“The winter was terrible that year and I got a call from them and the snow was coming down and they said, ‘what can we do to bring people into this hotel and to liven it up?’”

Because Latin American music was very popular at the time, Joe suggested they go to Mexico and hire a great band with a dynamic lead singer and bring them back to the hotel. So they did.

“The group came here and the biggest snow storm hit the city you ever saw and nobody came to the first show,” he says.

A week later he got another call from the owners.

“We don’t have enough waitresses! We don’t have enough bartenders! The place is mobbed!” they said.

At one point in his life, Charney says he was offered the job as head of entertainment at a hotel in the Bahamas. He declined because he already had a successful real estate business as well as a family.

“It turns out they then sold that hotel in the Bahamas to a man. His name was Hugh Hefner. That was the time of the Playboy plane and the bunnies and he would take his staff and clientele and fly them down to his hotel in the Bahamas. Guess I missed out on that,” Charney says, smiling.

Then he stops talking and looks at me for a few seconds.

“You are going to be awed by the people who show up in this place,” he says.

I look at him for a few seconds. “I already am,” I say.

Jackie and Jim’s last hurrah

The Pfister has always served a special role in Jackie and Jim Green’s life. Mainly, pilule as a place for them to escape their kids.

The Greens live in Arlington Heights, a suburb just outside Chicago, and they have four children – two girls and two boys – ages 22, 21, 20 and 19. They are all in college – or about to attend college – in the Midwest.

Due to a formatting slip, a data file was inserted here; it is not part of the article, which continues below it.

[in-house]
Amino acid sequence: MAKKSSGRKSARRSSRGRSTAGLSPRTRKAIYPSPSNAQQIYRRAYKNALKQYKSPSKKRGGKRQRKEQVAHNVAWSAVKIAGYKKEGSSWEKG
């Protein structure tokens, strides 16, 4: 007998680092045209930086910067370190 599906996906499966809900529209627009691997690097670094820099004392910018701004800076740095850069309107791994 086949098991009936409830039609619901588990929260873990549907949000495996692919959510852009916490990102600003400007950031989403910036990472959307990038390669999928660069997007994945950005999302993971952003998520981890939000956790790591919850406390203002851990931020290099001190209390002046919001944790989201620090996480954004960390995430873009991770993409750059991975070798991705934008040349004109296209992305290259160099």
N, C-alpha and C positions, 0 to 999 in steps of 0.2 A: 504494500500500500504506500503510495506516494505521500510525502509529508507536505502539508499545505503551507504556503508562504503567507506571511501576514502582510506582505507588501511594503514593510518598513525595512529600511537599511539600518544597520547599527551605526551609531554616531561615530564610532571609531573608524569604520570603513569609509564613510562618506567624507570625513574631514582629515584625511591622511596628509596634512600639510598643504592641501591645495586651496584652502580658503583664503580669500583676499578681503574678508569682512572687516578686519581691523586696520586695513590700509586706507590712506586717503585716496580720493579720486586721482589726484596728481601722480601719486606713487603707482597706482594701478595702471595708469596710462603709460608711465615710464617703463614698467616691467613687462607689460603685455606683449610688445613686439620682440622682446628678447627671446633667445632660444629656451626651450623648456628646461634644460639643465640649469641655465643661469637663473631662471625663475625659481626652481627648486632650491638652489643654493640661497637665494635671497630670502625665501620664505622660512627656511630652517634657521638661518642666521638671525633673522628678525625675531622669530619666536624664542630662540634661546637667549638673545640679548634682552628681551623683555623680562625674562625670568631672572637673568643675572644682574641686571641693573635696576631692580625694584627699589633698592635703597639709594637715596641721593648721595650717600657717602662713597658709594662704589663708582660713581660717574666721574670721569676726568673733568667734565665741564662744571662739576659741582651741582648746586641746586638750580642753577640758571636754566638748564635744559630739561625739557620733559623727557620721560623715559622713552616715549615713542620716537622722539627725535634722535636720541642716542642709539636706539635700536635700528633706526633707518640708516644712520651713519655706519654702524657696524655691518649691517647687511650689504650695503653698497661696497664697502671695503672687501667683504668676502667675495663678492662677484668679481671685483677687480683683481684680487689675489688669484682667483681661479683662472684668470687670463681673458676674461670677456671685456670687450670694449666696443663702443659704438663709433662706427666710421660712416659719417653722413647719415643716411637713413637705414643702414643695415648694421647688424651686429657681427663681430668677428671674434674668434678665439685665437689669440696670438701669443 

I ask them what it was like when they were all teenagers.

“It was horrible, cialis ” she says. “The girls suck up a lot, they know how to play it. Actually, our two nicest kids are the ones we never hear from. Well, unless they need money. And our youngest – we can’t wait until she leaves. She’s a real pain in the neck.”

I tell her my kids are 10, 10 and 9 and I’m starting to feel a little unsettled about the years ahead.

“I wish I could tell you it’s going to be great,” she says, sipping her drink. “Sorry.”

“It’s refreshing to talk to someone who’s honest about parenting,” I say. “And I’m officially terrified.”

“I’m pretty realistic,” she says, laughing. “We’re actually here because they’re all coming home for the summer on Wednesday. This is our last hurrah.”

The Greens plan to go on a family vacation to Florida this summer. But they’re leaving two days before them to get in some kid-free time first.

Jackie and Jim first heard about the Pfister from friends who had their wedding reception in the Rouge Ballroom.

“How long ago was that?” Jackie asks Jim.

“100 years ago?” he says.

“25 years ago,” she tells me. “They told us about it and said we should try it. By the way, your dress is really cute.”

“Thanks,” I say. “My coworker said it looked like something Mrs. Roper from ‘Three’s Company’ would wear.”

“Oh, no! I noticed it right away and thought it was cute. And then I saw your face and I thought, ‘How do I know that girl?’ and then I remembered you from my iPad! I read about you on the Pfister web page on the car ride up here and then: here you are,” she says.

The Greens come to the Pfister twice a year, usually in the spring and the fall, and they spend most of their time inside the hotel. However, one year they went to see Aerosmith, and the night of our interview they were going to Ward’s House of Prime because they had a Groupon.